Some of these amendments go further than that. Amendment No. 113 of the noble Lord, Lord Blackwell, has echoes of the unilateralism of the Bush Administration—the reputation of commitments made in the national interest by a previous Government. Those most unilateralist in the Bush Administration—Vice-President Cheney and others—would wish to repudiate most international obligations to which the United States has been subject, including many obligations to the United Nations, the Geneva Convention and so on. I hope that the noble Lord, Lord Blackwell, does not wish for a Conservative Government to go quite that far in that direction.
Amendment No. 165 seems to me—again this is a Front-Bench Conservative amendment—to be a defence of absolute sovereignty. As the noble Lord, Lord Howell, made clear, that involves no permanent allowances for Britain and balance of power politics—we shift from one set of temporary alliances to another, as good old England did in the 18th century. That is a very long way from where we are now. Closer co-operation for all countries is what we need to manage an increasingly complex and interdependent world, networked or not. The European security strategy—produced, as it happens, by a British author some years ago—was a useful focus on the ground on which we can build closer European co-operation. The institution of a higher representative for common foreign and security policy has provided us, particularly in the Middle East, with the ability to have a stronger European voice on a range of multilateral matters. The European Union External Action Service will also be of interest to Britain. The Daily Telegraph—that journal of record for Eurosceptics—noted on Saturday that Britain currently has resident UK representation in 139 of the 192 member states of the United Nations; that is, 53 states in which we do not currently have resident British missions. The European Union External Action Service will be very helpful in providing some resident missions in those additional 50 states.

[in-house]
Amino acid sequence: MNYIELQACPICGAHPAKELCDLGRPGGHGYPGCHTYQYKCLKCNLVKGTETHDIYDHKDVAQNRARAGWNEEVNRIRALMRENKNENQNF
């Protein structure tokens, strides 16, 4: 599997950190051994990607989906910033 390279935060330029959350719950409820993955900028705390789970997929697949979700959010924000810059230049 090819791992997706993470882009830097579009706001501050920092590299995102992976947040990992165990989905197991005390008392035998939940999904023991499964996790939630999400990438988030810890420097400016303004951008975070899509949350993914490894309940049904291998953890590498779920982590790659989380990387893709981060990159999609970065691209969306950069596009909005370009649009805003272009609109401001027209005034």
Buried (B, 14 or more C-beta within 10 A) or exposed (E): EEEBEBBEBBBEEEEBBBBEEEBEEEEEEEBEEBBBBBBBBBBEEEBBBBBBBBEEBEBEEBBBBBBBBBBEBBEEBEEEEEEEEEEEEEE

The paranoia of Conservatives might be increased if I admit to the noble Lord, Lord Howell, that Alex Stubb is a former student of mine—and, even worse, a former student of my wife. He received his PhD from the London School of Economics. Before that he was a student in the United States. He is an extremely bright young man who has a very clear idea about how European and Atlantic co-operation work and how closer collaboration is what we all need to be moving towards. Co-operation between European states on Iran has been highly constructive. The record in the Western Balkans—in very different circumstances—has been good. Common actions in Africa have been effective. We need now to develop further co-operative foreign policy towards Russia and—pace the noble Lord , Lord Howell—towards China. It is in Britain's national interests. The Conservative Party does not seem to understand that these are in Britain's national interests, but I would suggest that the Conservative Party does not, at present, have a coherent foreign policy or a coherent European policy. We therefore resist these amendments.